HANOVER, VA (WWBT) - In this tough economy, even the people helping you need help.
Demand is up so high at the Hanover County Department of Social Services -- several community programs are being cut across the board -- the demand for services like food stamps is up 34 percent from this time last year.
It's costing that department two popular community programs that ironically focus on helping people struggling in this economy.
Social services officials say so many people are coming through these doors in need to help -- they can barely afford the basics right now -- so anything extra is having to be put on hold."
"Medicaid, childcare, the basics, that's all we are going to be able to focus on just because of the sheer volume and need in our county," said Monica Chenault, Program Coordinator, Outreach and Customer Service.
In this recession -- it's probably not a huge shock to you that more people are in need for social services programs.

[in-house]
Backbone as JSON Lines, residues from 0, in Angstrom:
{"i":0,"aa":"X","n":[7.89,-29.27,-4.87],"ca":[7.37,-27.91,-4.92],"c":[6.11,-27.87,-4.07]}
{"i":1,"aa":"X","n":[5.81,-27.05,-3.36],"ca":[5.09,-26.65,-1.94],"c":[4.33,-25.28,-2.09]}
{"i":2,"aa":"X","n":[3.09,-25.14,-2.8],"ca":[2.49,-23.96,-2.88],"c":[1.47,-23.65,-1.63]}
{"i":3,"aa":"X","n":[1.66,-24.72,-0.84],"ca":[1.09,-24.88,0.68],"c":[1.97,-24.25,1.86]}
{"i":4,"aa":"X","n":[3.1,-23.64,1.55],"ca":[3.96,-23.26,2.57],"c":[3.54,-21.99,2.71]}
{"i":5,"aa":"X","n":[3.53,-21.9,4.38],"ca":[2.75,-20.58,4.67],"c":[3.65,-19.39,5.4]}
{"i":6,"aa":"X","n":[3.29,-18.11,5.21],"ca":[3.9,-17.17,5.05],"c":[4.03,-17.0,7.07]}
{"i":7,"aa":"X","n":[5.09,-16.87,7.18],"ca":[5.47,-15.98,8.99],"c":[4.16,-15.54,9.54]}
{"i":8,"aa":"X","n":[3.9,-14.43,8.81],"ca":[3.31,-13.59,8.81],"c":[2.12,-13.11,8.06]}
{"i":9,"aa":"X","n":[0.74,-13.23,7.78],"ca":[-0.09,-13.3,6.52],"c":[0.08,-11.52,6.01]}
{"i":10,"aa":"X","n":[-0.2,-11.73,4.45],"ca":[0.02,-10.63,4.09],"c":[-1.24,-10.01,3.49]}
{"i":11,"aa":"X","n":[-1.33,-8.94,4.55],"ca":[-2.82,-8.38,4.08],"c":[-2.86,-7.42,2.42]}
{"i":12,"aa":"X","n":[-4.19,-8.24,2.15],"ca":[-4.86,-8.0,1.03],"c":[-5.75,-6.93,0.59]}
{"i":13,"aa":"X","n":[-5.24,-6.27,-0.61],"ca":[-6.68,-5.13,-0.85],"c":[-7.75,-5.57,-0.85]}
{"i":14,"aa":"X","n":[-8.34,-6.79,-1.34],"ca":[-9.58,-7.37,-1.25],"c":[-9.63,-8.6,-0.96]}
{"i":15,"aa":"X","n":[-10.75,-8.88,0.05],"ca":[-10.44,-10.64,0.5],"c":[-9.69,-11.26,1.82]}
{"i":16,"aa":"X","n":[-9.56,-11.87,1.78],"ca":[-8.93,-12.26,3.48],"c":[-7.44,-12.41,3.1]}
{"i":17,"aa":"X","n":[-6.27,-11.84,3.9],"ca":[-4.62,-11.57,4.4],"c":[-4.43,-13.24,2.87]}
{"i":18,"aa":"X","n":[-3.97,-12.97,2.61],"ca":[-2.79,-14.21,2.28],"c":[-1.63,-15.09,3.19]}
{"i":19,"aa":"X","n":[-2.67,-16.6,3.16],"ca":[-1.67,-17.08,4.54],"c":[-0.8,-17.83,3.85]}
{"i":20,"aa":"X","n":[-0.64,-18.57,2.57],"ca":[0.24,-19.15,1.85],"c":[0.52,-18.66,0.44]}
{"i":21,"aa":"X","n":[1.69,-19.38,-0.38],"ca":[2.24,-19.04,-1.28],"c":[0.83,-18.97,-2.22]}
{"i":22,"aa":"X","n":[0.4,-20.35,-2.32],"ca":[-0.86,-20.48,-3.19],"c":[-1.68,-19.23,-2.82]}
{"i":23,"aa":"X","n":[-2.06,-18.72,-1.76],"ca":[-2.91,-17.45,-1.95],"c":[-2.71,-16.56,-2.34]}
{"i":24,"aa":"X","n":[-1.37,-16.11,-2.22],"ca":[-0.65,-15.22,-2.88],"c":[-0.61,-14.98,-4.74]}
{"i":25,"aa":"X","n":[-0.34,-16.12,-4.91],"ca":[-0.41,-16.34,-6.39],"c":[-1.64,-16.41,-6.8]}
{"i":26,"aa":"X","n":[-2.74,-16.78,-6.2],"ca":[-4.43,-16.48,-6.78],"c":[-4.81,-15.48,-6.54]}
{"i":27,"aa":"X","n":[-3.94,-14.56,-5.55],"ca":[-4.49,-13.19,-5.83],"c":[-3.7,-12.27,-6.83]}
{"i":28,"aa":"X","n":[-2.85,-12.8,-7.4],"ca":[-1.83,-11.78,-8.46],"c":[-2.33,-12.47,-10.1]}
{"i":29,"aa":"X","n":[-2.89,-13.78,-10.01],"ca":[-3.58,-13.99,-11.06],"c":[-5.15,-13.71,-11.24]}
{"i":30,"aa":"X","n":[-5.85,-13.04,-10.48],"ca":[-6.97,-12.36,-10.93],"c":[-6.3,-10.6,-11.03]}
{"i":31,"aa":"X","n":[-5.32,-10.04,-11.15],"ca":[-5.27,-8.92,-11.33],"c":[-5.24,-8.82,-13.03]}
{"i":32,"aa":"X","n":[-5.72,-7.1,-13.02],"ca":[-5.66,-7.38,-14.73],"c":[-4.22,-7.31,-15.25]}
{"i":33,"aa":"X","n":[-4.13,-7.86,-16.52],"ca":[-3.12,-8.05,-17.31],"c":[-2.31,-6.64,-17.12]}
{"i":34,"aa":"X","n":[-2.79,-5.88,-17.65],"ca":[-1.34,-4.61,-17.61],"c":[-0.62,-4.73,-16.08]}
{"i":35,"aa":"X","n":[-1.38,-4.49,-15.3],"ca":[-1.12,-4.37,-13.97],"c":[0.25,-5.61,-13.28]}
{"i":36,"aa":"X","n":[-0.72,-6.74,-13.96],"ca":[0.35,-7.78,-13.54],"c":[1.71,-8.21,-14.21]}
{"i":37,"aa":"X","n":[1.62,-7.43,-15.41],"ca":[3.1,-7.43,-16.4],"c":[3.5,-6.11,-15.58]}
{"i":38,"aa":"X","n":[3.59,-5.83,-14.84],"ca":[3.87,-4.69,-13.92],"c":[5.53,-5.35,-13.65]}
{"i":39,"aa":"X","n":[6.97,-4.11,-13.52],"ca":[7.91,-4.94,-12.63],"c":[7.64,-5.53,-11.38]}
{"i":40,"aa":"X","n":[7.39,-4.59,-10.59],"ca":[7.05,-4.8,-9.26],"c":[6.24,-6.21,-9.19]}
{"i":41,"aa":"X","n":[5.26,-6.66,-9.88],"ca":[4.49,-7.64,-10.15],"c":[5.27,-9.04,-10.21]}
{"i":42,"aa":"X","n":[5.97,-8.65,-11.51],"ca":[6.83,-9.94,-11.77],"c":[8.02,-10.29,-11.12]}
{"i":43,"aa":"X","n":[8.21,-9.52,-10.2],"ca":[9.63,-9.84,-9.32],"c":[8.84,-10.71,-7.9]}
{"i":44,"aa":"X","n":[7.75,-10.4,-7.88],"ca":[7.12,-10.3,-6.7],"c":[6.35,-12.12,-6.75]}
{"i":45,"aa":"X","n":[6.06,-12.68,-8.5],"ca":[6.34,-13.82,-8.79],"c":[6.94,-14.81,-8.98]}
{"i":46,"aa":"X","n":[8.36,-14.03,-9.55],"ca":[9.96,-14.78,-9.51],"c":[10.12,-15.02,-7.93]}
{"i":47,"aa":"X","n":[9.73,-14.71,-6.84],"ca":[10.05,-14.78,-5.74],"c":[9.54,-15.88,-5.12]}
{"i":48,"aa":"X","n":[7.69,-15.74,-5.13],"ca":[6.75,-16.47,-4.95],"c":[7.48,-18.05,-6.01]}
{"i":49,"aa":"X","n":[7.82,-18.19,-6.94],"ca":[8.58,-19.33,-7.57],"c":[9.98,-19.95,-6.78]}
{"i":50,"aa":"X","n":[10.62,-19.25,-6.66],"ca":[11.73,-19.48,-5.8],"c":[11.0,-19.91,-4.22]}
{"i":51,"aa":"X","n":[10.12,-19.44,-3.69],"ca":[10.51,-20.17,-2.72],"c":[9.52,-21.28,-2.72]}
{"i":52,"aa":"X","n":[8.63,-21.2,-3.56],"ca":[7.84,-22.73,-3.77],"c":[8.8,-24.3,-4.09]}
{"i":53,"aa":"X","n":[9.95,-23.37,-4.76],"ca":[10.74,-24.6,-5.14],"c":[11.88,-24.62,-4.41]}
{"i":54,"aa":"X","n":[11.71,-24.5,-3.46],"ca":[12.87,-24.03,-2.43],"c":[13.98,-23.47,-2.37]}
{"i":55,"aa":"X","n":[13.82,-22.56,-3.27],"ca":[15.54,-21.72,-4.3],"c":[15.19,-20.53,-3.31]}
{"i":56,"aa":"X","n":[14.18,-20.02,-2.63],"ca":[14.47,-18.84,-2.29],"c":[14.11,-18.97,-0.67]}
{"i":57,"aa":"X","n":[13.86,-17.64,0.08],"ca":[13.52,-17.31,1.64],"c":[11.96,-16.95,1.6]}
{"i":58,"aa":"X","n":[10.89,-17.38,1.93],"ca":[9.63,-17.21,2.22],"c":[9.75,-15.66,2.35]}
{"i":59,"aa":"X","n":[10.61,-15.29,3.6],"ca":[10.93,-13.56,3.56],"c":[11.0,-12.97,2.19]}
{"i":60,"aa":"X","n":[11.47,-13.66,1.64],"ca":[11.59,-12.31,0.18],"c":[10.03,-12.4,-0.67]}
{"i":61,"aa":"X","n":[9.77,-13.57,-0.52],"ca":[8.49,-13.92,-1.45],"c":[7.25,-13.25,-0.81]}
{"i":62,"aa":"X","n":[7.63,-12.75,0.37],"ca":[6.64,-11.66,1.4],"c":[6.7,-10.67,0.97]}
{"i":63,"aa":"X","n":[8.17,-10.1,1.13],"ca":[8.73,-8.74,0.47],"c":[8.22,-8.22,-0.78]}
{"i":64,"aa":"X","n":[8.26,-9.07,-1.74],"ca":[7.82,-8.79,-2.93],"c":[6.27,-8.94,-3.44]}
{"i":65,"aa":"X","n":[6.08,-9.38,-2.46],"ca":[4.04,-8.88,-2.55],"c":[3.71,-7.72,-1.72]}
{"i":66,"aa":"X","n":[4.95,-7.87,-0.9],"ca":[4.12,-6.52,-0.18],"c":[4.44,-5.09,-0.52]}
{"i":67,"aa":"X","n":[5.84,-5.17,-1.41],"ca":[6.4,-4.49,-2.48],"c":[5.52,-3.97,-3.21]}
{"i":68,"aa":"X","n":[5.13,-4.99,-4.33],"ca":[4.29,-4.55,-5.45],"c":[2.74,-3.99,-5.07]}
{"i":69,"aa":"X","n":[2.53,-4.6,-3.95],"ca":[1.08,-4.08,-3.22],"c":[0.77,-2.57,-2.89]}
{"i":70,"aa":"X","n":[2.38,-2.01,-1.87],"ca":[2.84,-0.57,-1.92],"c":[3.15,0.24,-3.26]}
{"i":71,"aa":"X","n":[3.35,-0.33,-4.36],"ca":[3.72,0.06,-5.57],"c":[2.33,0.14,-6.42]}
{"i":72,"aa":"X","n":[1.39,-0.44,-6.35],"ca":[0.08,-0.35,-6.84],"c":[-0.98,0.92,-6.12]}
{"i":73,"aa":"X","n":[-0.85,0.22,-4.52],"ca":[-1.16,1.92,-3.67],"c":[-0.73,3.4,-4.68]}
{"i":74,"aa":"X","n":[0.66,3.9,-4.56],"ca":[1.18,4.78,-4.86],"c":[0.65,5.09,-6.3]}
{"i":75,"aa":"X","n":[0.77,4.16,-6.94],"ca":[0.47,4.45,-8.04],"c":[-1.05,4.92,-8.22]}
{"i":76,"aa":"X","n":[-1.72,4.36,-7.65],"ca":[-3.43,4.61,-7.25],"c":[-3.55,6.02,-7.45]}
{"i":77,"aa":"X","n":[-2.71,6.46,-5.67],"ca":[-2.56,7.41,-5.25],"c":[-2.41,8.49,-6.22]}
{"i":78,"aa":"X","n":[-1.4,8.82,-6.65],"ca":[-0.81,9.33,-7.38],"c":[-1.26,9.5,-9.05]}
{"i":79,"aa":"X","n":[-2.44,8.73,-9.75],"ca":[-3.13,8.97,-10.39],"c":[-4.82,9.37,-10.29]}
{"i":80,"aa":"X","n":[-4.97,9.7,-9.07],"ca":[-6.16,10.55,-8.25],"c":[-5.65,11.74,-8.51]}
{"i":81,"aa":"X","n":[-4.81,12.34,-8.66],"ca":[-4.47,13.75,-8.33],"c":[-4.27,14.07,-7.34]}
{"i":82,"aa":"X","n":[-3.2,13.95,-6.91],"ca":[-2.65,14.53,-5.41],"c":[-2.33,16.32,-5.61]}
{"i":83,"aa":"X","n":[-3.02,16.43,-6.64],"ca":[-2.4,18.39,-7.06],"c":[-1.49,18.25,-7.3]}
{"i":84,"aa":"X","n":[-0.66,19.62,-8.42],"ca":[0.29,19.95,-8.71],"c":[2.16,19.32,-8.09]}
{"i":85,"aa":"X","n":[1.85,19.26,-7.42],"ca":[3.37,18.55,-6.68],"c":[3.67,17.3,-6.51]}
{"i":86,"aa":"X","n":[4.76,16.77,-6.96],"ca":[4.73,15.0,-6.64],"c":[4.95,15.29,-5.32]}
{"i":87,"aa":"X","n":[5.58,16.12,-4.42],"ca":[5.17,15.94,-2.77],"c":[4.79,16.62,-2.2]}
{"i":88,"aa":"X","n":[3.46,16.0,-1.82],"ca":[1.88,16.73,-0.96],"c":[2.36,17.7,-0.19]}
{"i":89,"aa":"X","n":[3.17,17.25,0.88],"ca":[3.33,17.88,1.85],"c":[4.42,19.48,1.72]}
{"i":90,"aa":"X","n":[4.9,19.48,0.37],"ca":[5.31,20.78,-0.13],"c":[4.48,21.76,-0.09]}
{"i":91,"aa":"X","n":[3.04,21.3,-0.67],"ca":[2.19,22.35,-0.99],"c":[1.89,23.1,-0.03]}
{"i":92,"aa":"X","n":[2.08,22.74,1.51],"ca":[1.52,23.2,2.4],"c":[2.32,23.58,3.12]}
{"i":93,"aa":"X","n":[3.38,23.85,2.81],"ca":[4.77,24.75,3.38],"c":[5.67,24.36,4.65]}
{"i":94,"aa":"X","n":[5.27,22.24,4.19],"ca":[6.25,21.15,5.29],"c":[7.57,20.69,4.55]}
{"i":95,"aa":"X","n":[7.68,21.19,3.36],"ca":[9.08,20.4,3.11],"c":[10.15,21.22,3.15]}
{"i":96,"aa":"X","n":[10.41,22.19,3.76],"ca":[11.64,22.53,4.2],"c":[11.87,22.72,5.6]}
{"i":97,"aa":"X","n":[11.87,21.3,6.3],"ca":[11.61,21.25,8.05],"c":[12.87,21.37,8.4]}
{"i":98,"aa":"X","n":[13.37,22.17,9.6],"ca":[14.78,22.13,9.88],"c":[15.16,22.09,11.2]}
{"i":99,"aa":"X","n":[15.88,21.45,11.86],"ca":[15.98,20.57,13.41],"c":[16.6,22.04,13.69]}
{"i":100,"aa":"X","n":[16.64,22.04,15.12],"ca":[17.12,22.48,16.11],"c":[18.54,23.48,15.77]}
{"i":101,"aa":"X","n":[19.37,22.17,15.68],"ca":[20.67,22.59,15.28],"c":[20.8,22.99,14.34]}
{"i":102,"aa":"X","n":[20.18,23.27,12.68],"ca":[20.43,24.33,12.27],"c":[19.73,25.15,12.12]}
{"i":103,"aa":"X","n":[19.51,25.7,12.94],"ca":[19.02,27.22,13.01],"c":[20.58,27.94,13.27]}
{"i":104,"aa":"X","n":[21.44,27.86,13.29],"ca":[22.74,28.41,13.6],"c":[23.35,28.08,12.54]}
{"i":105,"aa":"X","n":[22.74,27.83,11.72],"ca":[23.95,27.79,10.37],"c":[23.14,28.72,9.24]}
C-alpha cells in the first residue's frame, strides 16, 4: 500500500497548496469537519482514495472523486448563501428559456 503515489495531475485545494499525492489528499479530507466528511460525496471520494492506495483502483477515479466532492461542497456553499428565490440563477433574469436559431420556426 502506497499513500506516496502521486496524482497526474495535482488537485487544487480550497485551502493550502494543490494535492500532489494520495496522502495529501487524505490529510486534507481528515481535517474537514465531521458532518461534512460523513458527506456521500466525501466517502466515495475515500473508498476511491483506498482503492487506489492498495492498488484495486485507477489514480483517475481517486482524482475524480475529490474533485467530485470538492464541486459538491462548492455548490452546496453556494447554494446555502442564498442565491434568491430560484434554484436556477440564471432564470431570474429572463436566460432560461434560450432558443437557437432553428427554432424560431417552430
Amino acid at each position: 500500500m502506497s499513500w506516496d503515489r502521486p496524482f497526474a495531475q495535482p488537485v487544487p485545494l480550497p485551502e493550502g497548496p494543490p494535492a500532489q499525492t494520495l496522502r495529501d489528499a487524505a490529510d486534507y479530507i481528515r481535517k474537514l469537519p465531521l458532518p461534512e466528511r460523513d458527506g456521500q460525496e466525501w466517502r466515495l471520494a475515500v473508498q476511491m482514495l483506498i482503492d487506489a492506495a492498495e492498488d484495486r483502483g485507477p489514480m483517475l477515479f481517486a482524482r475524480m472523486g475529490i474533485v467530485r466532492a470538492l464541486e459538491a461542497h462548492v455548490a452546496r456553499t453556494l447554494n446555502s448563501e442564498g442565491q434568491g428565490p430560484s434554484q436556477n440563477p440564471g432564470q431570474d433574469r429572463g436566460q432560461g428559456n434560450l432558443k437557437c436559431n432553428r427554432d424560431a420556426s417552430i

Officials with Hanover County say their numbers are way up -- and a lot of the increase is from middle class people who've lost their jobs and are now seeking help for the first time ever.
"They are coming here as a last resort and many are so embarrassed about the fact that they've lost everything," Chenault said.
Need for benefits like food stamps is up by more than a third from this time last year.
Not to mention -- Americorps funding was cut out of the state's budget. It's a program that's helped Hanover Social Services for 6 years. As a result, two programs are taking a hit.
"It's going to affect our outreach efforts, so we are going to have to scale back to meet the basic needs of our community," Chenault said.
Yesterday was the last day for "Stretch Your Dollar"-- a seminar series that focused on saving money while doing everyday things like grocery shopping or pumping gas.
"Hanover's Got You Covered" has also got to go. The clothing drive provides help to low income families in need, but next month will be the last event -- at least for a while.
"It's frustrating, but we are doing the best that we can, we are providing services and focusing on meeting the basic needs in our county," Chenault said.
Officials here hope to bring back both of these programs once the economy turns around.